Government workers who joke about Saddam Hussein, Elizabeth Taylor's nuptials, thrifty Scots, religion, mothers-in-law or the fighting Irish could be denied raises and promotions under new job performance standards.
A growing number of U.S. agencies are giving more emphasis to the racial, ethnic, sex and age sensitivity of government employees as a critical component of their jobs. Some employees welcome the new emphasis as long overdue. Others complain that it smacks of "Big brother is watching."
Each year, bosses rate employee performance. Those ratings determine who gets longevity raises (worth 3 percent) and promotions.
Jobs have several so-called critical elements. Workers must earn "fully successful" or better on each of them to get an overall passing mark. Most elements deal with how the employee does the job -- handles deadlines, directions and the like.
The Agriculture Department has recently added a separate "generic equal opportunity/civil rights element" to performance ratings of its 100,000-plus workers. Like other departments, it had combined equal opportunity/civil rights with other job elements in the past.
" . . . Its own category will make it more important and . . . we hope make employees more sensitive," an official said yesterday. But a supervisor at the Agricultural Research Service said, "Lots of people here are ticked off and running scared. They worry about 'getting reported' for doing something they thought was innocent or for saying something they didn't say!"
Agriculture's new standard requires that workers demonstrate fairness toward colleagues and visitors, and commitment to official anti-discrimination campaigns. It urges attendance at "special emphasis" events such as Black History Month, Hispanic Heritage observances and "designated days for Asian Pacific and Native American cultural observances."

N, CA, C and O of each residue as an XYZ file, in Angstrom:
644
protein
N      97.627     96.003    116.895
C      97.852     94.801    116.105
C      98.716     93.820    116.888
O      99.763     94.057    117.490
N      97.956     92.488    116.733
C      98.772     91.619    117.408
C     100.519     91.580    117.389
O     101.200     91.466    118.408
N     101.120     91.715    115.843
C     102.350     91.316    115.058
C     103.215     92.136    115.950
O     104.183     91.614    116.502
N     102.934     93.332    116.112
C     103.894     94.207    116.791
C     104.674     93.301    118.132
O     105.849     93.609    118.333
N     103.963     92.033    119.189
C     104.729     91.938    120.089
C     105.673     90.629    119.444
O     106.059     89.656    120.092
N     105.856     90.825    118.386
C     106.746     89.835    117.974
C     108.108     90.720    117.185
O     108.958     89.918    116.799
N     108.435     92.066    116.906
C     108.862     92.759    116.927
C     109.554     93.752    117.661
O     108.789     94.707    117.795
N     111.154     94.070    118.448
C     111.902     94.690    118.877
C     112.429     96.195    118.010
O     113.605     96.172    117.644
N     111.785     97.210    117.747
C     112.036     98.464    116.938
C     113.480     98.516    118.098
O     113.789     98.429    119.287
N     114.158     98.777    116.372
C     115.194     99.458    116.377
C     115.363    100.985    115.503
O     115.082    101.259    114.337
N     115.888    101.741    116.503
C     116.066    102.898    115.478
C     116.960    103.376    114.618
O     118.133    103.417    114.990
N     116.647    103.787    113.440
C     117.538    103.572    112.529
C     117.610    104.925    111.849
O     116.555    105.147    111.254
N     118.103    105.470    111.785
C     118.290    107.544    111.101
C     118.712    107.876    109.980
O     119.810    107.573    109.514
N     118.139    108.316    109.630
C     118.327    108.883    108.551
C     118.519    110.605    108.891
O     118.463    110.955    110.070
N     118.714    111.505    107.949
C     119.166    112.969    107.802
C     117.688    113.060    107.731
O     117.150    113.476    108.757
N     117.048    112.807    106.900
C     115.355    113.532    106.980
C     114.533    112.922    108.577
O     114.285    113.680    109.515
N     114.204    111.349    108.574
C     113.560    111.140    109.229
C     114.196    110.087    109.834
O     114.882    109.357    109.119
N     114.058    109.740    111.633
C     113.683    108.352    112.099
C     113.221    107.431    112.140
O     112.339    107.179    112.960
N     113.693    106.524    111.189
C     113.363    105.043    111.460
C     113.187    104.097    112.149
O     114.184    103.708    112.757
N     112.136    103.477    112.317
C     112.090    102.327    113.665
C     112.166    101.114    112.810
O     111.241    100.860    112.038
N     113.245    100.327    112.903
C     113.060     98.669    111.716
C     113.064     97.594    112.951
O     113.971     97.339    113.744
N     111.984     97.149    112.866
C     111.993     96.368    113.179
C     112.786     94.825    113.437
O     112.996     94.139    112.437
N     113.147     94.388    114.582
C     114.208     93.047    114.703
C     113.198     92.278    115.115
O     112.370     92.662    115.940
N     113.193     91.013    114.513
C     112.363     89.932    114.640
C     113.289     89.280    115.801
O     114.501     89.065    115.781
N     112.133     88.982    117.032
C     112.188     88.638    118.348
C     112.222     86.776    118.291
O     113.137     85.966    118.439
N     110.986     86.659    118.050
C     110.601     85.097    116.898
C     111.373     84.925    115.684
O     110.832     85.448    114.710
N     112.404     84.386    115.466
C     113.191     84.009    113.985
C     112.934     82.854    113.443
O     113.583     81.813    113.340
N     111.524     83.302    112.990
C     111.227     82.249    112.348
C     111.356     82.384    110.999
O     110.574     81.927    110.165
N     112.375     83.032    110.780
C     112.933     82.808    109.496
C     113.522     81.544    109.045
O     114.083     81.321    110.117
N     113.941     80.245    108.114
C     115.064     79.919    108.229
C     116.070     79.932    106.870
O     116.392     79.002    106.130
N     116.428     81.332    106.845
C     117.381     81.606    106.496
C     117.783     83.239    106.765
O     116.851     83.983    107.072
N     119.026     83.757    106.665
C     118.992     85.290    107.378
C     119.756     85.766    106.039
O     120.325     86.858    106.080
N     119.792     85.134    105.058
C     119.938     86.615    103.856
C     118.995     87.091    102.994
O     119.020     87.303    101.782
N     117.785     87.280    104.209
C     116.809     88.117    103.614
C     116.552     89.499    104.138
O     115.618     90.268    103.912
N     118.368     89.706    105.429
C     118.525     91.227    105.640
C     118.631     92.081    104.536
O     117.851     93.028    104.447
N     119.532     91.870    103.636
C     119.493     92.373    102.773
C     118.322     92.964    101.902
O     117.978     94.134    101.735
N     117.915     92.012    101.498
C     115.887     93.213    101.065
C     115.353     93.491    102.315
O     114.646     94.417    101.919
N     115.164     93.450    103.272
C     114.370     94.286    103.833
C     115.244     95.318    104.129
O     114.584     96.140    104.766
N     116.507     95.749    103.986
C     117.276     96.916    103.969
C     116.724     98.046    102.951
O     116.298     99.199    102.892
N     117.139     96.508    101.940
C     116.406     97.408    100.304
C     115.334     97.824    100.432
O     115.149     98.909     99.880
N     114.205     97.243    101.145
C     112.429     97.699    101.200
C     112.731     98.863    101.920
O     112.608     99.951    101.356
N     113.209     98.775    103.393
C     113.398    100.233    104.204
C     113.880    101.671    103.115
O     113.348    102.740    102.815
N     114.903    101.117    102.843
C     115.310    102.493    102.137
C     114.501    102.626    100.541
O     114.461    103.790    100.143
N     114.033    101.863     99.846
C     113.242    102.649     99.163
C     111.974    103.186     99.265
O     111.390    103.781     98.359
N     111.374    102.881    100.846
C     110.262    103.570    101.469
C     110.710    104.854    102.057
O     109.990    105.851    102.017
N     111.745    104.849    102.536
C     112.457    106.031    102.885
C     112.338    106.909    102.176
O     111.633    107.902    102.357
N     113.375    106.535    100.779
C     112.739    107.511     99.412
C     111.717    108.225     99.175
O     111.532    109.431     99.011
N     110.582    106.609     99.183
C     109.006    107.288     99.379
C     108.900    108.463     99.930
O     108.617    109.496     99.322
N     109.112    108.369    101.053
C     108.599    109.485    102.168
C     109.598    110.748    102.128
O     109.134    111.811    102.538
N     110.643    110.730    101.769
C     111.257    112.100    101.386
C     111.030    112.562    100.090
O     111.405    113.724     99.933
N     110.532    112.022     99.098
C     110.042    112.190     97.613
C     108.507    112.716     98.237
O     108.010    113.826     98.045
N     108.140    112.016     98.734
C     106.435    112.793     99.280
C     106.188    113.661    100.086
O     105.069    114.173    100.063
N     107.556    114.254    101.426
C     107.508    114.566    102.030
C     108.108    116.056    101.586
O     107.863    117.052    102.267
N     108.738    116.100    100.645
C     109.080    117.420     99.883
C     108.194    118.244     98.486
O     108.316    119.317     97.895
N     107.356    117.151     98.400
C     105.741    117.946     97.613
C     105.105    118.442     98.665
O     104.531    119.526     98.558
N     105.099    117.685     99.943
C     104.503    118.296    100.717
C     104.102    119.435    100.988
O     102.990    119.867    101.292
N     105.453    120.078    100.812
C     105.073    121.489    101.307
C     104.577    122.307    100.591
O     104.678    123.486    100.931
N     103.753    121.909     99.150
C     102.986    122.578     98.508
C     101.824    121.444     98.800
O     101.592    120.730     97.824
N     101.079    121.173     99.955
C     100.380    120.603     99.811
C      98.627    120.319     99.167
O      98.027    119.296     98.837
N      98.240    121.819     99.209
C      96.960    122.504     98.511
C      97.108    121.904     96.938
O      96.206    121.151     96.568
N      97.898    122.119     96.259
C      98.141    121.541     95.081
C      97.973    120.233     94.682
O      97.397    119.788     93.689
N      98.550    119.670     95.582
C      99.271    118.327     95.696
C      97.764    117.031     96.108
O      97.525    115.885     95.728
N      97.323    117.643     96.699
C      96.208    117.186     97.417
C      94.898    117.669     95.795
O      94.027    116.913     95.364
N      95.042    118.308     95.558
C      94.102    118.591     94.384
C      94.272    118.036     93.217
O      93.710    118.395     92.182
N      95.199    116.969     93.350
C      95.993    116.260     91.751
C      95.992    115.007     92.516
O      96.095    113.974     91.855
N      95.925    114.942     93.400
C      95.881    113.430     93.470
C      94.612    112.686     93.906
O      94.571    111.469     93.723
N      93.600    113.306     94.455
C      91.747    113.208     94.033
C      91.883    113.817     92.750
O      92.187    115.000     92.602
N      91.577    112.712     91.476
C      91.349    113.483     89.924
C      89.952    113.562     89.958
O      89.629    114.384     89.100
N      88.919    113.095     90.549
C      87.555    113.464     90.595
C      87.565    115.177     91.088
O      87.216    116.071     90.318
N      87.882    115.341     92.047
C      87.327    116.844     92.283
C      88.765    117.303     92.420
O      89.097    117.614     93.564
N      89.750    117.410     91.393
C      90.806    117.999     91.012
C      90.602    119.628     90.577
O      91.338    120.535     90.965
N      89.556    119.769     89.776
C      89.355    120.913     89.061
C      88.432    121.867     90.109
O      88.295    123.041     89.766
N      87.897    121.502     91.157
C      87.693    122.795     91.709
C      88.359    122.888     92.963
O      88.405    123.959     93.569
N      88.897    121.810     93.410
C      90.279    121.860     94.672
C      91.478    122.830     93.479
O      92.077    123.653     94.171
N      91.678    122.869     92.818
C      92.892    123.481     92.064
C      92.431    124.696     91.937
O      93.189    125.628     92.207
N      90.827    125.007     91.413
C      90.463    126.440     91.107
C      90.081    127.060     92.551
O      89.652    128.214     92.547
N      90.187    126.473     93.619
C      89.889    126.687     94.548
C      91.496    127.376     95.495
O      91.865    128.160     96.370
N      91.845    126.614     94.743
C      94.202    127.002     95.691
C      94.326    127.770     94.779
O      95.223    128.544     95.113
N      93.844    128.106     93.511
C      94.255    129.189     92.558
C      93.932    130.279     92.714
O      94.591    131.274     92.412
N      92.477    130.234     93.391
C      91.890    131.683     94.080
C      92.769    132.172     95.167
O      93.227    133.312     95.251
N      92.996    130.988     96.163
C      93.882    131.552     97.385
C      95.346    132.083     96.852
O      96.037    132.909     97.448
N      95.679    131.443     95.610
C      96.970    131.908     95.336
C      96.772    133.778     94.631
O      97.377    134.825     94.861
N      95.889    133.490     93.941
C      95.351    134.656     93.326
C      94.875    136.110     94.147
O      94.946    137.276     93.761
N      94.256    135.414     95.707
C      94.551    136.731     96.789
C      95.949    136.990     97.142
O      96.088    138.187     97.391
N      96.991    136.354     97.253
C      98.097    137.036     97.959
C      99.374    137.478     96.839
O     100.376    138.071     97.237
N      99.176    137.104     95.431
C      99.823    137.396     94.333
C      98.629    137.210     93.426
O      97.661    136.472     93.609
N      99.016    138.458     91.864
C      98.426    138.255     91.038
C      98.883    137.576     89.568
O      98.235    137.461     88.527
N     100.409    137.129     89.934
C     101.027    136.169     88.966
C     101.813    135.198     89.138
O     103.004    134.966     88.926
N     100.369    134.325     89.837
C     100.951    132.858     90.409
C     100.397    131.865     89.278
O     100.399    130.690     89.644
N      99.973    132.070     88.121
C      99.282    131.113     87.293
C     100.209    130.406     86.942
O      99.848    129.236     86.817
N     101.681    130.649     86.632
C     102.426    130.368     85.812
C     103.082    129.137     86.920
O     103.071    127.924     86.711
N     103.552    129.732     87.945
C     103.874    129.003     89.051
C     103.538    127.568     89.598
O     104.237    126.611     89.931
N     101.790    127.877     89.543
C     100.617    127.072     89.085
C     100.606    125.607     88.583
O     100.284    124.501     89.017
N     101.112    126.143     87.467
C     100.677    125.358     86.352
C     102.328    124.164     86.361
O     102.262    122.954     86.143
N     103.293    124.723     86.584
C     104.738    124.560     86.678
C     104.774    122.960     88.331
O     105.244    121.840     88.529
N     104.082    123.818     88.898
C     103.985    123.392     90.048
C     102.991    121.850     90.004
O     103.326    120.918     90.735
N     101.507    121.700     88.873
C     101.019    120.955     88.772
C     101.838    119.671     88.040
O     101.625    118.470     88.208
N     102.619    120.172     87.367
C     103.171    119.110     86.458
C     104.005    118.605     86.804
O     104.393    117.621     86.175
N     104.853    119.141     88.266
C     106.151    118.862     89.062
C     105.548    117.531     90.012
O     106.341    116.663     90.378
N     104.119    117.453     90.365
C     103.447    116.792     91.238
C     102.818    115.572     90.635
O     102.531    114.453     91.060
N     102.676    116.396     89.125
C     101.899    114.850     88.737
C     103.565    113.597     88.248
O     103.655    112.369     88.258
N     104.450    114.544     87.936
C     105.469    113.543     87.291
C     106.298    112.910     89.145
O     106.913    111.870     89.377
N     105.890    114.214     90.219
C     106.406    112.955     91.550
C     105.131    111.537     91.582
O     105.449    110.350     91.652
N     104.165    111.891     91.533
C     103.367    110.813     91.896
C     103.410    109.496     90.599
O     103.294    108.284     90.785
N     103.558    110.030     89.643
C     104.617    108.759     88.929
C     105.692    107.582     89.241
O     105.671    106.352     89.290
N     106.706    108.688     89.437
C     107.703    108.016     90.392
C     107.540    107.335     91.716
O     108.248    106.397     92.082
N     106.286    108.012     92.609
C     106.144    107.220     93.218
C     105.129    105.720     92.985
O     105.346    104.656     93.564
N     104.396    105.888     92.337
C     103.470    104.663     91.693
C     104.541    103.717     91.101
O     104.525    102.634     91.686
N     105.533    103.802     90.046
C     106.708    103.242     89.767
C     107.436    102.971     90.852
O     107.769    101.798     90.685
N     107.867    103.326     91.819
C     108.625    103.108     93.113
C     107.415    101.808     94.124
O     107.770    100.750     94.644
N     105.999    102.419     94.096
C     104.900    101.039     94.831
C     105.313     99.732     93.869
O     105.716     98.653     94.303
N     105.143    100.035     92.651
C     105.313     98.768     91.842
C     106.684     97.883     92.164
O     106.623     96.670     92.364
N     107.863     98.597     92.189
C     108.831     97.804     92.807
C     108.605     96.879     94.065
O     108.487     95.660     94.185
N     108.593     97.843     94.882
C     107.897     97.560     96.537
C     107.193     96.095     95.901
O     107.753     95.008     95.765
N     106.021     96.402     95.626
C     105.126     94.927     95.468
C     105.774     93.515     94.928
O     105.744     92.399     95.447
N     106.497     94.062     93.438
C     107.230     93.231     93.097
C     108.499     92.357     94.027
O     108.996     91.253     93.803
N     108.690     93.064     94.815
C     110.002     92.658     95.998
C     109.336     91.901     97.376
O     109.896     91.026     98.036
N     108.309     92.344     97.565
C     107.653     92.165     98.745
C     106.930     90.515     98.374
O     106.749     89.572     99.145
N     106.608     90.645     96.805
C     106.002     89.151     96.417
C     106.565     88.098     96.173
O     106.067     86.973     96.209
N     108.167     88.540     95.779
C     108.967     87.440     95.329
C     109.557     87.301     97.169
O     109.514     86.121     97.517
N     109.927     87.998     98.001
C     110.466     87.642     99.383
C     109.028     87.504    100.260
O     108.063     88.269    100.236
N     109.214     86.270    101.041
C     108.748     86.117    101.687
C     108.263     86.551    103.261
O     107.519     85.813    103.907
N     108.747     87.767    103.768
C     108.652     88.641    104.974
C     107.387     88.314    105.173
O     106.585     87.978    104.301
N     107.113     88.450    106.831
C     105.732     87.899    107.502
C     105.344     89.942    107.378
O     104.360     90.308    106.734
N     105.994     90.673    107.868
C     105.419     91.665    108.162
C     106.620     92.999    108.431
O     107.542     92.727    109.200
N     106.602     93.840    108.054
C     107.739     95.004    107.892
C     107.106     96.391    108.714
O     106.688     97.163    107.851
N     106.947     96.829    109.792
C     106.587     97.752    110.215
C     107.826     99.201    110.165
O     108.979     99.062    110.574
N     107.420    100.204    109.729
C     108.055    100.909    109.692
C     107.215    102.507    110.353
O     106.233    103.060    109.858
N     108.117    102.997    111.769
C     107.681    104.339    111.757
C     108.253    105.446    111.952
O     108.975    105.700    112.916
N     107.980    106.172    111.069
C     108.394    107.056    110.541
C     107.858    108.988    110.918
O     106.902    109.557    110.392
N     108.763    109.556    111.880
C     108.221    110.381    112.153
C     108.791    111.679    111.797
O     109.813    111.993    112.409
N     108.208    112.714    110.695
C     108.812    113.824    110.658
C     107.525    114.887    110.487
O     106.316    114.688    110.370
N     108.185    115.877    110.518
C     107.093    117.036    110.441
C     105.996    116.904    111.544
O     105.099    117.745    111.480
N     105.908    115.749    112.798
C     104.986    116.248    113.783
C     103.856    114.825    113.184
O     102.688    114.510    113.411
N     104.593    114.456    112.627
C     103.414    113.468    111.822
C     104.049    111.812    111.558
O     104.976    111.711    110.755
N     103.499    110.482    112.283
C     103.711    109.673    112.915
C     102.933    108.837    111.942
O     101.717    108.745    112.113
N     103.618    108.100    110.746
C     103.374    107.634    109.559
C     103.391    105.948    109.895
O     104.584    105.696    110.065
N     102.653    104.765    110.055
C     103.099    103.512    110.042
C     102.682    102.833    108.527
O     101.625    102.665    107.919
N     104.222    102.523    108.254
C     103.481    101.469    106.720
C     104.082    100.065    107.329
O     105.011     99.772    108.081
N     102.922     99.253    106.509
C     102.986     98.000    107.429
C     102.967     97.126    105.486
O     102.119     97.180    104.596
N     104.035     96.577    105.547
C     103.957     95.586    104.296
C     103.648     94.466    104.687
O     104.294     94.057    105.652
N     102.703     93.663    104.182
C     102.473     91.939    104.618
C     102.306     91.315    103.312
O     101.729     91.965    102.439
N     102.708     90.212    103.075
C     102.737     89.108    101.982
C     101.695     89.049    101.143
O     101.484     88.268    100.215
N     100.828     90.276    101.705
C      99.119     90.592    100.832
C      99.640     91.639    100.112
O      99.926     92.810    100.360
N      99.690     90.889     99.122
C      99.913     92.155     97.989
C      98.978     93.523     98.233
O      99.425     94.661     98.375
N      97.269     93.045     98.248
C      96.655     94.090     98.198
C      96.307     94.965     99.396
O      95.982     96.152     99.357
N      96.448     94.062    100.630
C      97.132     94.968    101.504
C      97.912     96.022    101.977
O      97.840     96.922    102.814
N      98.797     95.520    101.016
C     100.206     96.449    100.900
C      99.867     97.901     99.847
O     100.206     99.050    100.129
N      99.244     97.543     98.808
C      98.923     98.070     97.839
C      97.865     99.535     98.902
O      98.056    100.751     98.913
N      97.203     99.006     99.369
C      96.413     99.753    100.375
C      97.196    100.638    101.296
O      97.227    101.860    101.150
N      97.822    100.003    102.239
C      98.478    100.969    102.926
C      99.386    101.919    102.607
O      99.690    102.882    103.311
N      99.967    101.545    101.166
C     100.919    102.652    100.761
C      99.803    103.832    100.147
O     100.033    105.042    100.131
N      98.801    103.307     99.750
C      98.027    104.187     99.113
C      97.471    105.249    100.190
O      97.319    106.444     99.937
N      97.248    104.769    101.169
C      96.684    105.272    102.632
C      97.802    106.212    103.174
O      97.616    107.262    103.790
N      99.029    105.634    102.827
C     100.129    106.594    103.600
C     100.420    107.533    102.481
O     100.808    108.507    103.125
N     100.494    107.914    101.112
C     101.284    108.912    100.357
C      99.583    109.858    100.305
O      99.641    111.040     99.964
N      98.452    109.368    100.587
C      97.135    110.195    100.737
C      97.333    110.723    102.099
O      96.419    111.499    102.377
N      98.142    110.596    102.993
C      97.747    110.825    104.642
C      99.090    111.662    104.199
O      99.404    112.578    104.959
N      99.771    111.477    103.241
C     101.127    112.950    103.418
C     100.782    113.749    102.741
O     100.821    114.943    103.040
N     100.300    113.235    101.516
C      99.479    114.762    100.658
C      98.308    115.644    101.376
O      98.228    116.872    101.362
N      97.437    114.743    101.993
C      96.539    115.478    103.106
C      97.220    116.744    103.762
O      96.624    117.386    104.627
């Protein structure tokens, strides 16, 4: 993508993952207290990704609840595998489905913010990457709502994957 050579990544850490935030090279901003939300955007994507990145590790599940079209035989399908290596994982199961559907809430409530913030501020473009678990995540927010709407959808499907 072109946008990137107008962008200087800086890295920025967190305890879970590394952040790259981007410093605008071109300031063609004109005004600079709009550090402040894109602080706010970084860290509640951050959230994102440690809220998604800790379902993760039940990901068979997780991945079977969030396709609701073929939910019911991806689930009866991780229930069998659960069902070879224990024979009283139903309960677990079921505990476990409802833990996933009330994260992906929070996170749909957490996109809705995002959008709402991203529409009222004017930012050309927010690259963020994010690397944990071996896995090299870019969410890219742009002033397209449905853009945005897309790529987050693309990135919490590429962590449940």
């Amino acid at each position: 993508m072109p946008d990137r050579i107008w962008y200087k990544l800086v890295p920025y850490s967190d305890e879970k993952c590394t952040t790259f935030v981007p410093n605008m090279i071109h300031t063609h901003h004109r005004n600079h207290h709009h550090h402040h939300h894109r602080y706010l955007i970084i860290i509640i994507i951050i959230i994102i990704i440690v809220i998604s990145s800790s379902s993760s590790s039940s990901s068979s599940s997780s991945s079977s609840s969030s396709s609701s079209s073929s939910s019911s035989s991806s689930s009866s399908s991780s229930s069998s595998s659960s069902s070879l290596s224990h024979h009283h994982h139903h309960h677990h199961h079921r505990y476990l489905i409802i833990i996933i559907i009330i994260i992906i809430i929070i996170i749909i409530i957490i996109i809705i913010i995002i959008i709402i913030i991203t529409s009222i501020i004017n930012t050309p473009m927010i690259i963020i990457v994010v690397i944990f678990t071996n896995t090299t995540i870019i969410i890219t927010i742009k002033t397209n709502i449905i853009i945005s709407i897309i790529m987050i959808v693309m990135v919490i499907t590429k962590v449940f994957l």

Agricultural Research Service guidelines urge that official presentations, written materials and "terms used in discussions with co-workers are free of gender specific language."
Actions in support of the new equal opportunity element mean that an employee "takes the initiative to immediately stop conversations where racial, ethnic or sexual overtones or offensive comments about age, religion, national origin, color, disability or marital status are obvious."
Most people in the Federal Employees Retirement System need to invest at least 5 percent in the thrift savings plan to get pensions that are comparable to benefits under the old Civil Service Retirement System, said Dennis M. Gurtz, finance columnist for Government Executive magazine. At noon tomorrow on WNTR radio (1050-AM) Gurtz will talk about when workers should -- and should not -- invest in the stock, bond and Treasury options of their $8 billion savings plan.
The Office of Personnel Management wants a Grade 13/14 lawyer with contract law experience. Call Joan Scrivener at 202-606-1700.
The Library of Congress has openings for two correspond- ence unit supervisors, Grade 7, and a supervisory accounting clerk, GS 8. Call Susan Kames at 202-707-6651.